KENS5’s David Flores reported last night at 9:25 that Texas Tech Hall of Famer and College Football Hall of Famer Gabe Rivera passed away due to complications from having a perforated colon and bowel and having no stomach muscles. Without a doubt, one of the best that ever was and I’m incredibly happy for Rivera that he was inducted into both Hall of Fames while he was alive and could soak in that experience.
Rivera was absolutely dominant as a collegiate for Texas Tech:
“He was nearly freakish,” said Rodney Allison, an assistant coach at Texas Tech during the final two seasons of Rivera’s college career. “There weren’t a lot of guys his size, with his speed and athletic ability in those days. You’d find one every now and then, but you didn’t find one with that combination of strength, speed, power and agility. You just don’t have those things at that level. That player was nearly non-existent in that time.”
Players of Rivera’s larger-than-life status are still few and far between. Transcendent players have a way of not being defined by the eras in which they played. Few defensive tackles in college football history have had the ability to operate on such a dominant level. It’s why he’s receiving an honor even fewer have. Rivera on Saturday will become just the fourth player in Texas Tech history to be etched on the school’s Ring of Honor, joining Donny Anderson, E.J. Holub and Dave Parks.
“It’s very exciting to be up there with those guys,” Rivera said. “This is a great honor. Lubbock is my second home and all the fans there are great, so it’s exciting.”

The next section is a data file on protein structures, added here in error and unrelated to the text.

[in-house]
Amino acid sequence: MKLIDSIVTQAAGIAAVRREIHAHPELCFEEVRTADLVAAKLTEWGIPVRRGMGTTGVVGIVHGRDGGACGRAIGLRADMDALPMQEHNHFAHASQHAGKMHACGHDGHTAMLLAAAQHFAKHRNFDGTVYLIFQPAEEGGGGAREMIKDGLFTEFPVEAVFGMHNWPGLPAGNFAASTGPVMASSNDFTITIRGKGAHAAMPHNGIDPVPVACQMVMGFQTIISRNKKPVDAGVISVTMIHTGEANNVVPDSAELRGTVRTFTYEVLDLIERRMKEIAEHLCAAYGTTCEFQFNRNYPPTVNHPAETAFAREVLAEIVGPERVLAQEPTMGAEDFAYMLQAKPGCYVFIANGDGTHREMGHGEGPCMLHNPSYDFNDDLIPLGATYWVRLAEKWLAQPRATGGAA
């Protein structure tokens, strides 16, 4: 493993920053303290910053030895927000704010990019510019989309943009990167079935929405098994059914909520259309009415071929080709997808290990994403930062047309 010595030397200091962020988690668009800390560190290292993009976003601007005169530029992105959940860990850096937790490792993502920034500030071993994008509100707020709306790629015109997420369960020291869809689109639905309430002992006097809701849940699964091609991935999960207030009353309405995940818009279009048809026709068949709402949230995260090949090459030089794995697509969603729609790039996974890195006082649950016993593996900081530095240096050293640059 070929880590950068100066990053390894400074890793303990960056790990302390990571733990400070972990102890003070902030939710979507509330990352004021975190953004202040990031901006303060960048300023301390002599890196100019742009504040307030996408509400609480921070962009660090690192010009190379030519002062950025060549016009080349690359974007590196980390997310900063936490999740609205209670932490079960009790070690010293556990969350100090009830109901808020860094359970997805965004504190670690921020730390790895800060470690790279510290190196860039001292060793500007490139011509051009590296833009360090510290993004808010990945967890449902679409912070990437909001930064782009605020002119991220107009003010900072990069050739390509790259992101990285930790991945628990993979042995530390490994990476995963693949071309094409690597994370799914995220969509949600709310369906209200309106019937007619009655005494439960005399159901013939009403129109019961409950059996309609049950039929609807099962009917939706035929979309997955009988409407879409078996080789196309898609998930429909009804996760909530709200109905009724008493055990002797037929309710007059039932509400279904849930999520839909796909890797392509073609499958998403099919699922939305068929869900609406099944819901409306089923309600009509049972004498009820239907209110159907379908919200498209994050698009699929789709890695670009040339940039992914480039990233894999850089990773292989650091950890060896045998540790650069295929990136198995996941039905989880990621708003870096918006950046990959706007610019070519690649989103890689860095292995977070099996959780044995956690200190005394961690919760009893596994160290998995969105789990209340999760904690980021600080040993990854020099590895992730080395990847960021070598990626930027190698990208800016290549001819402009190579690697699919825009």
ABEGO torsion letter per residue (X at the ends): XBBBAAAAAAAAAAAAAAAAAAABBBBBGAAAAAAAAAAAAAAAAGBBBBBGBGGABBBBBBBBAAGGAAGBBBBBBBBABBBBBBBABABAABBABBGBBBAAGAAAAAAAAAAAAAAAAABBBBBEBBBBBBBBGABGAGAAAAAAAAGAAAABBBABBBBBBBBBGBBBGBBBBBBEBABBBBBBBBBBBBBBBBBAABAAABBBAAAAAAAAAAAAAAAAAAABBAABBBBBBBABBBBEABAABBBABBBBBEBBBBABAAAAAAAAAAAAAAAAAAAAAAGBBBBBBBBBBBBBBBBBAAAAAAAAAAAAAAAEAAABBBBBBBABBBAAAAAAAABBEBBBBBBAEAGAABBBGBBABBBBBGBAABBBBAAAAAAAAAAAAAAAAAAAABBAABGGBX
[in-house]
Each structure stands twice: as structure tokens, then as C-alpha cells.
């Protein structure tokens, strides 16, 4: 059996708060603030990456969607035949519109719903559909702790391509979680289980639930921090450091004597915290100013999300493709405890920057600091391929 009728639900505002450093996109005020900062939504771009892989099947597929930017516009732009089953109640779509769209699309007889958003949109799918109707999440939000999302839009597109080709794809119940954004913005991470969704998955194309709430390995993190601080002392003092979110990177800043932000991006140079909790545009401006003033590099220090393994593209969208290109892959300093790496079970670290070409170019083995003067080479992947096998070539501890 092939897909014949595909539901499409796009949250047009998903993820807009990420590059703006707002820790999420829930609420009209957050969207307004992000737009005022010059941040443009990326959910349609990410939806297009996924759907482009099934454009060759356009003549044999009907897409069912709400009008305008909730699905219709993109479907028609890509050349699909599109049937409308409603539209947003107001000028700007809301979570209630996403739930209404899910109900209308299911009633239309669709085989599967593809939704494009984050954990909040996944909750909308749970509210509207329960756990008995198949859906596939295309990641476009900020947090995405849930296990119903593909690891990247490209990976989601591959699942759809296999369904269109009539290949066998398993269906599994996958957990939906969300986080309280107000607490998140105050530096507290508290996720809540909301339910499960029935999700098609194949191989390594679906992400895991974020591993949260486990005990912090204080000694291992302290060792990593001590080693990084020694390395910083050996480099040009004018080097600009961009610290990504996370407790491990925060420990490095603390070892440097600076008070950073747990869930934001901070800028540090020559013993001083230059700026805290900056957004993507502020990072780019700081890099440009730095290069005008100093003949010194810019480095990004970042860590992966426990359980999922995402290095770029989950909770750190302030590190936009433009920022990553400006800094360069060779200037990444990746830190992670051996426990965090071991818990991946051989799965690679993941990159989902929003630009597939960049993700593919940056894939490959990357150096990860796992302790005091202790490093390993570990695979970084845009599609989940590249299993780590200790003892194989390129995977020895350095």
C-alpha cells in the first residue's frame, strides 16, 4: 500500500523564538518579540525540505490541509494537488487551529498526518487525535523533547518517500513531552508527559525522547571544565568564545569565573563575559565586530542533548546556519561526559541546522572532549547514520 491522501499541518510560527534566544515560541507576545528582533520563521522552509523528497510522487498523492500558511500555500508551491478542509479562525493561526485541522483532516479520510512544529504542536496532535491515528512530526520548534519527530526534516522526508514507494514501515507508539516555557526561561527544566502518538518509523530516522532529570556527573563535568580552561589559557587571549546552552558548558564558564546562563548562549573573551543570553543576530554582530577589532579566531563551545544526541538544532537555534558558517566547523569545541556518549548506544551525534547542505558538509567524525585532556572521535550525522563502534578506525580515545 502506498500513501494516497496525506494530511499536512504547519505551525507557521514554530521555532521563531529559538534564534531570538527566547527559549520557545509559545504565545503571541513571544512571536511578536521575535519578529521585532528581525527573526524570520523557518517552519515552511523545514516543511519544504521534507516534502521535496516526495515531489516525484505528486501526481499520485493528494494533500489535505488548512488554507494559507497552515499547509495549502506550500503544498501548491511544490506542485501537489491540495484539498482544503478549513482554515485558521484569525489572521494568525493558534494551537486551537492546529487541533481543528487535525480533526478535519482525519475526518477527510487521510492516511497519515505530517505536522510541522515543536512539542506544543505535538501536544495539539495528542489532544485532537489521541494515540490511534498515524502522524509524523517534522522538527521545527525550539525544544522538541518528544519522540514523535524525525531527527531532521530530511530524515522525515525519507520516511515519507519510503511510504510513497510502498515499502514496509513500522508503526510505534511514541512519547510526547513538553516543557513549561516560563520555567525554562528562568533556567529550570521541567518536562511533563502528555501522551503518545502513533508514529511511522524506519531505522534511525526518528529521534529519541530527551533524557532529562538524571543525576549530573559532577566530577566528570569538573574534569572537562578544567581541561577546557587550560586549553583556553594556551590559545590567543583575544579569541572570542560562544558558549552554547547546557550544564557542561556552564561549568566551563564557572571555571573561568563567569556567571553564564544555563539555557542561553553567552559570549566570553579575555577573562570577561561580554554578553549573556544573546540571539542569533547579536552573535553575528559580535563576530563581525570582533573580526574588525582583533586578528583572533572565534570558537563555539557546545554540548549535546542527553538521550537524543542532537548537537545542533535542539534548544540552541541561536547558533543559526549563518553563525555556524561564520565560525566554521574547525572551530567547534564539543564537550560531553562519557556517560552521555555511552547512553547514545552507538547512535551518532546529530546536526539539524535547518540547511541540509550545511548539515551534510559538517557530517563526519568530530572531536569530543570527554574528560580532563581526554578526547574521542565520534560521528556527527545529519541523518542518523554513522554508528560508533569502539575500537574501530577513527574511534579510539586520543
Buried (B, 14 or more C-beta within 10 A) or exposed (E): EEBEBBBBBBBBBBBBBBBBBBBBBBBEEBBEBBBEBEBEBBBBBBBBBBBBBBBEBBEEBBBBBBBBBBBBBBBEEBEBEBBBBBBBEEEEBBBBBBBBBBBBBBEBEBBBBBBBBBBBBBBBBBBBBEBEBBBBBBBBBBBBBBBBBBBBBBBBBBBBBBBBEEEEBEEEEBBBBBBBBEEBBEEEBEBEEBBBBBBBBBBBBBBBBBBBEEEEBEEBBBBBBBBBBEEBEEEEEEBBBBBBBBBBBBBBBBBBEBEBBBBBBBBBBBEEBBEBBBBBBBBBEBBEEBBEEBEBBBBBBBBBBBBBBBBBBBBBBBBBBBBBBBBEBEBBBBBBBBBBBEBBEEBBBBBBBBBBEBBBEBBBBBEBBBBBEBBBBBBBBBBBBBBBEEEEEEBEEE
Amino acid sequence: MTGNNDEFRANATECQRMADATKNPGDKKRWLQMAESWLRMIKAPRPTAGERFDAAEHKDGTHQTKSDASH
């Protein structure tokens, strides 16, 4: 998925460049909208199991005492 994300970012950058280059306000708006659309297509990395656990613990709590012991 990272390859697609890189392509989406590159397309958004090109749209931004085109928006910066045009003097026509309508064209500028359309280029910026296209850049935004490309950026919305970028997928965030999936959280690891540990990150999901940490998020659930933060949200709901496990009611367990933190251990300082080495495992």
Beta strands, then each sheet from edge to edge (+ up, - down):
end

And was eventually inducted to the College Football Hall of Fame:
“The National Football Foundation has recognized one of the greatest Texas Tech players to wear the Double T in Gabe Rivera,” Texas Tech Director of Athletics Kirby Hocutt noted. “His impact on our football program was tremendous and his legacy at Texas Tech will be forever. We are grateful that his career has been recognized at the national level with induction into college football’s most exclusive fraternity.”
Rivera dominated the Southwest Conference during his four-year career that spanned from 1979-1982. One of the most feared defensive linemen in college football, Rivera compiled 321 career tackles, 34 tackles for loss, 14 sacks, 11 pass deflections and six fumble recoveries. He garnered consensus First-Team All-America honors his senior season in 1982 while also being named an Honorable-Mention All-American as a sophomore in 1980. In 1993, Rivera was inducted into the Texas Tech Hall of Honor and then to the Texas Sports Hall of Fame in 2007.
Condolences to Rivera’s family. Rest in peace.